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A partial eclipse of the heart: Rare phenomenon allows Bruins to unite

Students and UCLA community members line up on the roof of the Math Sciences Building to catch a glimpse of the partial eclipse Monday. The Astronomical Society at UCLA hosted a watch party for the event, with eclipse glasses and solar telescopes available to help attendees look at the sun safely. (Nicolas Greamo/Daily Bruin senior staff)

By Lyah Fitzpatrick

April 14, 2024 7:35 p.m.

On any regular day, students rushing around campus look where they’re going or downward at their phones. But on Monday morning, everyone stood still and looked up – boxy glasses precariously perched on noses – to catch a glimpse of the partial solar eclipse.

While Angelenos only saw the moon cover about half of the sun, parts of the central and eastern United States experienced a total eclipse as the moon completely blocked out the sun – an event that will not occur again in America until 2044.

People huddled together in enthusiastic conversation, passing around eclipse glasses as what was left of the sun beat down through a cloudless sky.

To help students view the phenomenon safely, the Astronomical Society at UCLA hosted a watch party on the roof of the Mathematical Sciences Building with eclipse glasses and solar telescopes of various sizes. Dozens of students lined up to catch a clearer, redder view of the eclipse.

The organization hoped to provide a space for people to come together and meet others with similar interests, said Bethany Welch, a telescope operator for the club.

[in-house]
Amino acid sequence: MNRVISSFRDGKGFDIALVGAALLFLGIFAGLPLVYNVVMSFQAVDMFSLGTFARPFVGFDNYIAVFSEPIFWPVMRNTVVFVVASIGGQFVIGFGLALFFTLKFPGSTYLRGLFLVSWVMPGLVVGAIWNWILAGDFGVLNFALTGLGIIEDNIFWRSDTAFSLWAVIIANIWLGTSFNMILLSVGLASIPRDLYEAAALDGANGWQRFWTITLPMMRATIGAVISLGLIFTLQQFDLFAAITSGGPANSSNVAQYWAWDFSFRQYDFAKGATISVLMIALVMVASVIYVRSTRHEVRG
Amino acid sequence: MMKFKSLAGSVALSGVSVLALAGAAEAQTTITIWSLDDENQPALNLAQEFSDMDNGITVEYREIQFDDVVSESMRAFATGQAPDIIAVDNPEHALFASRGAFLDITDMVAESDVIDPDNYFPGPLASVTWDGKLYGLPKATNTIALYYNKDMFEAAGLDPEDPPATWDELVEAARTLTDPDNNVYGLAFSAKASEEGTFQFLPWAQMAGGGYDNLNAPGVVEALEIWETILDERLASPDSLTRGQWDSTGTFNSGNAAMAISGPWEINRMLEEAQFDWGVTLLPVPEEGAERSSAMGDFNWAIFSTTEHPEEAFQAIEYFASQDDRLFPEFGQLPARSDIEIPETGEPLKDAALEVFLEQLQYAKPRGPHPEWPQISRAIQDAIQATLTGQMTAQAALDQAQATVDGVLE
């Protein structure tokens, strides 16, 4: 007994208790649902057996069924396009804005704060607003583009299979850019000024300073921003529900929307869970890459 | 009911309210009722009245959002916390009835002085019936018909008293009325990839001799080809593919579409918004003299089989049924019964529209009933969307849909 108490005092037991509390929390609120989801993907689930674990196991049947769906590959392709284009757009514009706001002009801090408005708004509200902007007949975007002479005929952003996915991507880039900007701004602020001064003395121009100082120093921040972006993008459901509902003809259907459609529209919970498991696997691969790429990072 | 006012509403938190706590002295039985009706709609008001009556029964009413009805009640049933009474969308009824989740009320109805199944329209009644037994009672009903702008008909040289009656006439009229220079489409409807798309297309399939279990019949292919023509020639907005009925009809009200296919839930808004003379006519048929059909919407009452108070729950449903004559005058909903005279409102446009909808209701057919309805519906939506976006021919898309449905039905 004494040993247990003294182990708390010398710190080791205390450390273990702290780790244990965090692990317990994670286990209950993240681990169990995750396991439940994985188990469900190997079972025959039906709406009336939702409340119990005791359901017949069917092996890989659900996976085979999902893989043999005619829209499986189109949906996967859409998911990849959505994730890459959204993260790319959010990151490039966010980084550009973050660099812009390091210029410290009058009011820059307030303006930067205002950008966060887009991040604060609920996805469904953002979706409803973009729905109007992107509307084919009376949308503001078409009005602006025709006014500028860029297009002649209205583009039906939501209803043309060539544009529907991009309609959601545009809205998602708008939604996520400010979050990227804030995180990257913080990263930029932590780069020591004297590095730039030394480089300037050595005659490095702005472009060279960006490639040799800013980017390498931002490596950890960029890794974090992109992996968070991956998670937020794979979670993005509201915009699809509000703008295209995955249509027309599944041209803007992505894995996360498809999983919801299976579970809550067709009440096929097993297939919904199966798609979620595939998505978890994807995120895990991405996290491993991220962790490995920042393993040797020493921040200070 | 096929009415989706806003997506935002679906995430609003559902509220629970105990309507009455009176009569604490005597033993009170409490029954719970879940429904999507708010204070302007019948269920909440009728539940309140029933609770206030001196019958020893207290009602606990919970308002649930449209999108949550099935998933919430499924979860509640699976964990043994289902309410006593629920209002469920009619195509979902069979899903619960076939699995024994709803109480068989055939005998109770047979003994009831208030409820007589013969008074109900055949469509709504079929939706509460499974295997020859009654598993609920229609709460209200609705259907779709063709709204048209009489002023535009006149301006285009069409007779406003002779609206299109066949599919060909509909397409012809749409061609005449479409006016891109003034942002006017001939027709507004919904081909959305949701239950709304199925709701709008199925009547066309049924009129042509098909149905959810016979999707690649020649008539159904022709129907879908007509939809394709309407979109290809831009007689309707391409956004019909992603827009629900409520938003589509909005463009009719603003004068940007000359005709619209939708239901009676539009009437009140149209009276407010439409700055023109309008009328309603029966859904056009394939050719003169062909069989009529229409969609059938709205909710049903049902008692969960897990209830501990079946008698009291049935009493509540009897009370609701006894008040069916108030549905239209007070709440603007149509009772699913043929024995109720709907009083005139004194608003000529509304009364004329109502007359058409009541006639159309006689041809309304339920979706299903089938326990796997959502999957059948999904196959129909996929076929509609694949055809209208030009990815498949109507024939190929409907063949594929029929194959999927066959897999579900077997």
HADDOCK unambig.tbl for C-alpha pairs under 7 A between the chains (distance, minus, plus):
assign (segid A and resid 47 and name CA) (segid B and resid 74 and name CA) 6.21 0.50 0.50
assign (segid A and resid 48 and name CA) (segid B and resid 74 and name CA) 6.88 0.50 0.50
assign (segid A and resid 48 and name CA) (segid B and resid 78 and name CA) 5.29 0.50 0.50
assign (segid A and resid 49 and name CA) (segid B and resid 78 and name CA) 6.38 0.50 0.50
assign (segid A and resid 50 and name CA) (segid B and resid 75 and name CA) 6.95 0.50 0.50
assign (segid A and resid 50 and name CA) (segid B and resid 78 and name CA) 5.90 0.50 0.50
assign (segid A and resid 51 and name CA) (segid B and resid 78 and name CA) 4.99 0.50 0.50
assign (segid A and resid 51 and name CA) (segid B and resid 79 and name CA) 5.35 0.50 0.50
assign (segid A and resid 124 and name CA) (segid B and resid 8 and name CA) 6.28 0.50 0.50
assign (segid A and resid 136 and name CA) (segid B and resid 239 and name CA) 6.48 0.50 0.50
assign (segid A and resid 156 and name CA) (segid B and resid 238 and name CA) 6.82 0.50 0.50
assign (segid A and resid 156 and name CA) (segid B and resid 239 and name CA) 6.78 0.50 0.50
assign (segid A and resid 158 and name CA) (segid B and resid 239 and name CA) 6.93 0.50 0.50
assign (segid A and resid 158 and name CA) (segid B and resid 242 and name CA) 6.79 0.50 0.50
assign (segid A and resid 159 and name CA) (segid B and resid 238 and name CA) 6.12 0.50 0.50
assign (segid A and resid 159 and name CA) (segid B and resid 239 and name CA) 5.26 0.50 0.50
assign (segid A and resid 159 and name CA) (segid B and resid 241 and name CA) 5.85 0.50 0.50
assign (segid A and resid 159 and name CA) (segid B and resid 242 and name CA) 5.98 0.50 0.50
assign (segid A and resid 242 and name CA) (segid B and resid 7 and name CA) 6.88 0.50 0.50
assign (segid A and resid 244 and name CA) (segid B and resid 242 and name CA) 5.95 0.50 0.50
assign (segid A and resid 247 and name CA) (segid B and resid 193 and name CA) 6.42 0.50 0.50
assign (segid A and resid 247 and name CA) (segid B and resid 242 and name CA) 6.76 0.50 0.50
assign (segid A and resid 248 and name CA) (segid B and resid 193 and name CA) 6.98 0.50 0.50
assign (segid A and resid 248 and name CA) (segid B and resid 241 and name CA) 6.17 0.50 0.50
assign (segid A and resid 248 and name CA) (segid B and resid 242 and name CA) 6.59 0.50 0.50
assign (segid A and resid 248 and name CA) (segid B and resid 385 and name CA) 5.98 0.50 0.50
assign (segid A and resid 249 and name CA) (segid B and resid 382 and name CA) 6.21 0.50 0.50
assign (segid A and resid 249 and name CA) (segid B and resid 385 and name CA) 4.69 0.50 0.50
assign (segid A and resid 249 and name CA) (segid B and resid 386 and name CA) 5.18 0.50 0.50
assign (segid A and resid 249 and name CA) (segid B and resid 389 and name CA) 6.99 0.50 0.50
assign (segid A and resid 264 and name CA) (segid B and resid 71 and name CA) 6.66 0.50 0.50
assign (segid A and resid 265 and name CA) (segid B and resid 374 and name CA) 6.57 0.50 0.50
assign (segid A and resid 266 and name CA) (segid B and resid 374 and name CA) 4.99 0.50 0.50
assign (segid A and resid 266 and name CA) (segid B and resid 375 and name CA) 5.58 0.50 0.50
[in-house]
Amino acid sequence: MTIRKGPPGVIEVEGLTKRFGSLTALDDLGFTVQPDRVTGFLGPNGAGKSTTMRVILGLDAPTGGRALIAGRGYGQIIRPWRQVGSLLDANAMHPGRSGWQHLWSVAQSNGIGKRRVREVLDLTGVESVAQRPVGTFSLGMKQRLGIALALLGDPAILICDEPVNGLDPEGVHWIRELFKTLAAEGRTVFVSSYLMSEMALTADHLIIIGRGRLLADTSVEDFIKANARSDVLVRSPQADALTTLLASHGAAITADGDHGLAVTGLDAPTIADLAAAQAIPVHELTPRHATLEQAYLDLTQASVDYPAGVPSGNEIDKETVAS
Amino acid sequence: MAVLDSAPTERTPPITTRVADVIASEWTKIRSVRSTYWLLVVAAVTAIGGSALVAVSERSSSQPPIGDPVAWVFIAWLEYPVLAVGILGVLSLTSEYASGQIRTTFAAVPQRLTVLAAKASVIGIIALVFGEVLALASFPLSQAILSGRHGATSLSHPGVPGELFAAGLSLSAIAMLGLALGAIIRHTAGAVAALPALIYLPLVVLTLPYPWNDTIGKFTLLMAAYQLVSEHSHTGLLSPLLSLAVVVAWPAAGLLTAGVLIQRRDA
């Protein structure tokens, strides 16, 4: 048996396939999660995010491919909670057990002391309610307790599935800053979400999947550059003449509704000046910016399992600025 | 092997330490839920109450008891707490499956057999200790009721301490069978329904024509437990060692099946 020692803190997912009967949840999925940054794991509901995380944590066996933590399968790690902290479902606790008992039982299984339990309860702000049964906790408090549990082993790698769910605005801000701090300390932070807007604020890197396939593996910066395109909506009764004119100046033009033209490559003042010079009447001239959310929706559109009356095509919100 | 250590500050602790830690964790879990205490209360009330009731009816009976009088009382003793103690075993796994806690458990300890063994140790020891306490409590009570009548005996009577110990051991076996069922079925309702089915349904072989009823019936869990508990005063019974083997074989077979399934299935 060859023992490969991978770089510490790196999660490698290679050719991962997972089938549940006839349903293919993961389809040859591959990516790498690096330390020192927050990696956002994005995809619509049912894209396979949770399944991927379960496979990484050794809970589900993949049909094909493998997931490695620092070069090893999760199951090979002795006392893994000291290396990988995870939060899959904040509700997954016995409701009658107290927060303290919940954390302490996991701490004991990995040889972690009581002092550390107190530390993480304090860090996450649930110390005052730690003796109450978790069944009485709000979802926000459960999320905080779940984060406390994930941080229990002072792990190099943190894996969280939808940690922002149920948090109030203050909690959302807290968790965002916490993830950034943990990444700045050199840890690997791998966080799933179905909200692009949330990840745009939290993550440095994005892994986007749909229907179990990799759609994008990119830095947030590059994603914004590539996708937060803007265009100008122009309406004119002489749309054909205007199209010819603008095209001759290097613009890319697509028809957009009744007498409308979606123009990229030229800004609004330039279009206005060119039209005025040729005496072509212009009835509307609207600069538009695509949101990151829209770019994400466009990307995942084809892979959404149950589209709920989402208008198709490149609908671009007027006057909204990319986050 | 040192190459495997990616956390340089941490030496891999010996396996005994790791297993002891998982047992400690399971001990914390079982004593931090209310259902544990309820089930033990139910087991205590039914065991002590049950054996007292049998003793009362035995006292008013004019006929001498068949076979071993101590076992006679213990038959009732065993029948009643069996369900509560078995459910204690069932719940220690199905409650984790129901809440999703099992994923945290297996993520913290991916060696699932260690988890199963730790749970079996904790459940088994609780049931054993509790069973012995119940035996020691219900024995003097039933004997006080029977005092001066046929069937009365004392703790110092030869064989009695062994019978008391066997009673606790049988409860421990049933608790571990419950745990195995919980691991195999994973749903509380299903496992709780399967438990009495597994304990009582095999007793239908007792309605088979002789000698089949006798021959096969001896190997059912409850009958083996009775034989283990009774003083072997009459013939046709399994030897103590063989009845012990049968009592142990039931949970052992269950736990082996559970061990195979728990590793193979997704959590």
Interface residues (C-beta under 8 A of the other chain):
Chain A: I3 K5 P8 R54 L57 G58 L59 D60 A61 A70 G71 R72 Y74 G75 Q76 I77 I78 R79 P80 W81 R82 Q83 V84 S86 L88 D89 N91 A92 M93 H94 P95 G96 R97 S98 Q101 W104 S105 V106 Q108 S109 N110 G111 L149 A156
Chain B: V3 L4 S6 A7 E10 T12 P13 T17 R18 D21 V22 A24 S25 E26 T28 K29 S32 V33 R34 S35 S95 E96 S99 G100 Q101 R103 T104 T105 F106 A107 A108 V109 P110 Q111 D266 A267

“Some people might think learning things about space isn’t as accessible usually, and maybe providing it in more of a social setting, you can show people that, ‘Hey, it’s totally cool to have this interest,’” said Welch, who is also a third-year astrophysics student. “It’s totally accessible if that’s something you want to pursue, and even if it’s just a hobby.”

Fourth-year design media arts student Patton Janssen said he heard about the viewing event through a friend, adding that he had never seen an eclipse before.

“It’s really fun to be here at Math Sci with everyone else, experiencing it with a whole group of people,” Janssen said.

Some UCLA community members went far beyond the campus boundaries to see the full eclipse. Jean-Luc Margot, a professor of Earth, planetary and space sciences as well as physics and astronomy, led a group of more than 60 UCLA alumni, family and friends to view the eclipse in Texas, where the total eclipse was visible.

Despite a gloomy forecast, the group caught a glimpse of totality and the sun’s corona – the star’s outer atmosphere, which produces a glowing ring effect during an eclipse – before the clouds rolled back in, Margot said.

“It wasn’t quite nighttime, but it was definitely a twilight type of darkness,” he said. “It’s strange, because it’s close to 2 p.m., and it’s almost completely dark.”

As totality set in, members of the group began to cheer, clap, laugh and shout. Margot said the group bonded through shared experiences and stories, adding that some may travel together to see other eclipses in the future.

Viewing the eclipse allowed people to appreciate the magnificence of nature, said Yan Sun, a volunteer with the Astronomical Society and a second-year astrophysics student. The fact that the moon is about the same apparent size as the sun, allowing the former to just barely cover the latter, is a complete and fascinating coincidence, Margot added.

Janssen said the event made him think about the scale of the universe.

“It has exceeded my expectations,” Janssen said. “I did not think I was going to be that impressed, but seeing it through the glasses was pretty badass.”

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Lyah Fitzpatrick
Fitzpatrick is a News staff writer on the science and health beat and has contributed to the Daily Bruin since 2021. She is a third-year ecology, behavior and evolution student with a minor in art history.
Fitzpatrick is a News staff writer on the science and health beat and has contributed to the Daily Bruin since 2021. She is a third-year ecology, behavior and evolution student with a minor in art history.
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